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Jason Chapin's Blog

By Jason Chapin | Agent in San Francisco, CA

What is a TIC and why should I care?

With so many questions being asked about TIC’s I felt it might be helpful to establish a post specifically about this topic...


What is a TIC?

We use the term TIC to refer to property, but Tenancy In Common (TIC) actually describes a form of shared ownership, not a type of property.  Tenancy In Common (as a form of ownership) is really an estate planning tool.  It is how two or more people hold title to a parcel when they want to specify or account for fractional interests.  You can imagine that investors would prefer this type of ownership.


We use the term TIC to refer to a unit within a building where owners take title as Tenants In Common.  In San Francisco there are strict limits on the conversion of multi unit buildings to individual condos.  So, for example, when there are three parties interested in buying separate units within a three-unit building, they can take title as Tenants In Common and behave as though the each own their own unit.  We would describe each unit as a TIC, but really we’re talking about the form of ownership.


How is a TIC different from a condo?

A condominium is a legally subdivided parcel. When you buy a condo you take title to that whole parcel separate from other condo owners.  You can encumber your interest with a loan as you see fit.  A TIC isn’t a separate parcel from the whole building and though your ownership interest is a specified fraction of the whole, you share title with other Tenants In Common.  To secure a residential loan, all ‘tenants’ would have to work together.


To subdivide a condominium, developers must create and register Home Owners Associations with the Secretary of State.  HOA’s govern the common interests within the development.  TIC members may develop similar guidelines or they might not.  Generally, TIC members develop legal agreements up front regarding fractionalizing interests among the owners, defining exclusive use areas for each unit and budgetary and operating guidelines.


What are the risks associated with buying a TIC?

Buying a TIC in this or any market bares additional risk - which is why they're more affordable.  You can finance a condo, single family home, or multi-unit building (up to four units) with a residential loan. Strictly speaking, you cannot finance a separate TIC unit with a residential loan.  To secure a residential loan all ‘tenants’ would have to work together.  They would have to be underwritten as a group.  The downside to this is that all four owners are equally liable to the loan. If one party fails to pay their portion, the whole loan risks default.  In essence, group loans impose shared liability.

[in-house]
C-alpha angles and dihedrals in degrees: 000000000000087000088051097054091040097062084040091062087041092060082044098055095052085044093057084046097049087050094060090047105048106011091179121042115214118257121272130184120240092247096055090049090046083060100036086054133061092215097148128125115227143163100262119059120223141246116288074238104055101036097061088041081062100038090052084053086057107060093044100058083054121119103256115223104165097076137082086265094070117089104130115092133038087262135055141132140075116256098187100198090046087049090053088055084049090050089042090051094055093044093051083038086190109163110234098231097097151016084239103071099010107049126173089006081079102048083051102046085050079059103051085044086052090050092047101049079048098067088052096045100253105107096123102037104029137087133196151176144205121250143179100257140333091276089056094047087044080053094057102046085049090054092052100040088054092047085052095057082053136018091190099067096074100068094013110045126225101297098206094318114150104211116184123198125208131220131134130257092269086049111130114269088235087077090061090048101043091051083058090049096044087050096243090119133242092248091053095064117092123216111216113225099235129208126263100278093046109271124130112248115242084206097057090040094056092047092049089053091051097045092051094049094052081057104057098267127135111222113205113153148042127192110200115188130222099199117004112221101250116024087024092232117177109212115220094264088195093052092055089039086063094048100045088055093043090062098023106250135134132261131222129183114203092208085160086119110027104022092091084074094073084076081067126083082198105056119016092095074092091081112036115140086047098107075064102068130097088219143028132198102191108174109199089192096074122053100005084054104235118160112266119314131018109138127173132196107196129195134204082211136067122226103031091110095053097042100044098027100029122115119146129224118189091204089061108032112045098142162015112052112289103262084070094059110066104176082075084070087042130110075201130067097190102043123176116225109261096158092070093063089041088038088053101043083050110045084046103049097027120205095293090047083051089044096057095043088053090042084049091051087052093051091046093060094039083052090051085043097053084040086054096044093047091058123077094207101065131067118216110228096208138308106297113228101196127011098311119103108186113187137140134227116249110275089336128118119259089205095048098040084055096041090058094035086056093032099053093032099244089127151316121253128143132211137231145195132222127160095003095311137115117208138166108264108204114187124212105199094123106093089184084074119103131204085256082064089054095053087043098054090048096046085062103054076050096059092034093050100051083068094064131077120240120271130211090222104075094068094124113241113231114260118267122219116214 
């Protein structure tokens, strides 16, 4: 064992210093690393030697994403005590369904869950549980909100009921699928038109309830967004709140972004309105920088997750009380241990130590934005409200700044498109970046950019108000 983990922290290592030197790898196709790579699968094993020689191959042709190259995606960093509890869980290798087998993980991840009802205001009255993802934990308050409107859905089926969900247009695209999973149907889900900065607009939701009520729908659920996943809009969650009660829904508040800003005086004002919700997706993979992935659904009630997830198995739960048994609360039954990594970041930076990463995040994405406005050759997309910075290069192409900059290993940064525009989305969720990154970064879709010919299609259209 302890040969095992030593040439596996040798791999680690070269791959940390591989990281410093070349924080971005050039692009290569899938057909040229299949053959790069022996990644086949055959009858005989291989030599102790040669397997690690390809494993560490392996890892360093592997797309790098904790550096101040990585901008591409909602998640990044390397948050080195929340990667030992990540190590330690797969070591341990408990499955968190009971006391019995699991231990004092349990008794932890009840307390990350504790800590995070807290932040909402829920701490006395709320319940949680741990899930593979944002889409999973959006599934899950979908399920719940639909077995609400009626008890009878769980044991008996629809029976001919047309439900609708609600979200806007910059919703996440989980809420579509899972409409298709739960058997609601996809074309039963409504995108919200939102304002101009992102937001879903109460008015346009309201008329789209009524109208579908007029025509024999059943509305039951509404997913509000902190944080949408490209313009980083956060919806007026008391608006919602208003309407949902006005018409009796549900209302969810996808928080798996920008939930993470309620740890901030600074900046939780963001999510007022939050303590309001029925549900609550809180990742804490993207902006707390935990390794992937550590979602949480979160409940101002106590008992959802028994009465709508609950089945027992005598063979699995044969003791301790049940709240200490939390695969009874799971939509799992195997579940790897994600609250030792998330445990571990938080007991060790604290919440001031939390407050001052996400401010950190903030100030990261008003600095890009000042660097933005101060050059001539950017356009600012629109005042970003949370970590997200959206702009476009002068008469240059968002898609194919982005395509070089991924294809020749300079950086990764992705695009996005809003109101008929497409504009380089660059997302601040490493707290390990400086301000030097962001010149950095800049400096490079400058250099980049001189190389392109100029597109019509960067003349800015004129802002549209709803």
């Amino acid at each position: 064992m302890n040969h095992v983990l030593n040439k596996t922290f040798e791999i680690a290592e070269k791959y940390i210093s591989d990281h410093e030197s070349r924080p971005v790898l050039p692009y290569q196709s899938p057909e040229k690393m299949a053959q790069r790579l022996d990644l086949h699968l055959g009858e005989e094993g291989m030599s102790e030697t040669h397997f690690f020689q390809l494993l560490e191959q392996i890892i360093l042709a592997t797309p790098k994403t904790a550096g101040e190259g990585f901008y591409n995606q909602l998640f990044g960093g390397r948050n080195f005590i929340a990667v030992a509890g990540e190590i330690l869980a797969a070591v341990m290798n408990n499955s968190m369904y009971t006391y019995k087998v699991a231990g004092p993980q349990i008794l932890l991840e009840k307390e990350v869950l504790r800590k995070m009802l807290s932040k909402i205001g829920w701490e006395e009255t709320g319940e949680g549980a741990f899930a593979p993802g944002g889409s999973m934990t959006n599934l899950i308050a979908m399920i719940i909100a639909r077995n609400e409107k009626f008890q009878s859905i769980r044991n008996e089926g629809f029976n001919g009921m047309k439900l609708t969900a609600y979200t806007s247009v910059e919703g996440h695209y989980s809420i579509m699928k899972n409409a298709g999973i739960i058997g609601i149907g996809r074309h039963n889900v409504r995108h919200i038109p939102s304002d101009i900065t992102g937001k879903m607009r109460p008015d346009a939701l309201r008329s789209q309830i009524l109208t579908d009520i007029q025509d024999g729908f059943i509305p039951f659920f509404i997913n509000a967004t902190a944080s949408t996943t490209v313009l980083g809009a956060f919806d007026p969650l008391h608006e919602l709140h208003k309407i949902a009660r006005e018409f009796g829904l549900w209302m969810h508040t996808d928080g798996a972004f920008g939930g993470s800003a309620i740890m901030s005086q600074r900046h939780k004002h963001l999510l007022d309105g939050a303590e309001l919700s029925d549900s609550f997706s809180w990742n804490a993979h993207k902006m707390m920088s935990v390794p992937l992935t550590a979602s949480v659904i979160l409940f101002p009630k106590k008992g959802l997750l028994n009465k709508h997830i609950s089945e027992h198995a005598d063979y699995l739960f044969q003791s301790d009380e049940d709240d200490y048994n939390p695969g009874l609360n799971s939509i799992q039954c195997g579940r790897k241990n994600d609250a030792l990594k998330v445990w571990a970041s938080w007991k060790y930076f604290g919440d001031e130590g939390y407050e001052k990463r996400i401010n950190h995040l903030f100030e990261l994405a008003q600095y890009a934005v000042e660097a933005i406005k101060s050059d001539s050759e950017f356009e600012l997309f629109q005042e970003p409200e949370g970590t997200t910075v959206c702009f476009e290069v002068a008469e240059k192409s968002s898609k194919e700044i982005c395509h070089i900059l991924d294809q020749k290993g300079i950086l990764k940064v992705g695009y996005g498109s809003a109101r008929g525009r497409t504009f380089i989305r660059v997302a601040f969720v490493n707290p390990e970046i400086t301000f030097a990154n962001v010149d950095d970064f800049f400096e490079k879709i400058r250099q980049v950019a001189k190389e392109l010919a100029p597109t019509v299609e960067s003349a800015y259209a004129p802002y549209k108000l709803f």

There are local lenders who have evolved fractional financing for TIC ownership.  These lenders will write different loans for each TIC unit, making each owner liable solely to their own loan. This eliminates the risk associated with a group loan.


On the other hand, there is no secondary market for a fractional TIC loan.  They are not considered residential so they cannot be sold to Fannie Mae and they’re not as marketable to Wall Street. The lenders who write them tend to use them as revenue generating vehicles.  Their relative interest rates are higher than residential loans and the lenders don’t currently write fixed-rate terms. I don't fully understand why, but they just aren't available.


Fractional TIC loans eliminate the risk associated with a group loan, but they introduce a different kind of risk.  First, you must deal with higher rates and the risk associated with an adjustable interest rate. You also take on the risk associated with have a relatively new and exotic style of loan that is not guaranteed to exist for future buyers. 

What are the benefits of buying a TIC?

There are two primary benefits.  First, their respective prices are lower.  Generally, TIC prices are lower than condo prices by 20% - 35%.  This benefit is somewhat undermined by higher interest rates for fractional loans, however.  In certain circumstances, you may be able to bypass the condo conversion lottery system for fast track conversion.  This not only improves marketability and value, but creates individual and whole ownership.  In these cases, TIC’s can represent interesting investment opportunities.


The second benefit is that in certain neighborhoods – the older neighborhoods where new development is few and far between – TIC’s represent an increased pool of inventory.  It’s true, too, that most TIC’s are in San Francisco’s older Victorian-style buildings and many buyers are attracted to that style.

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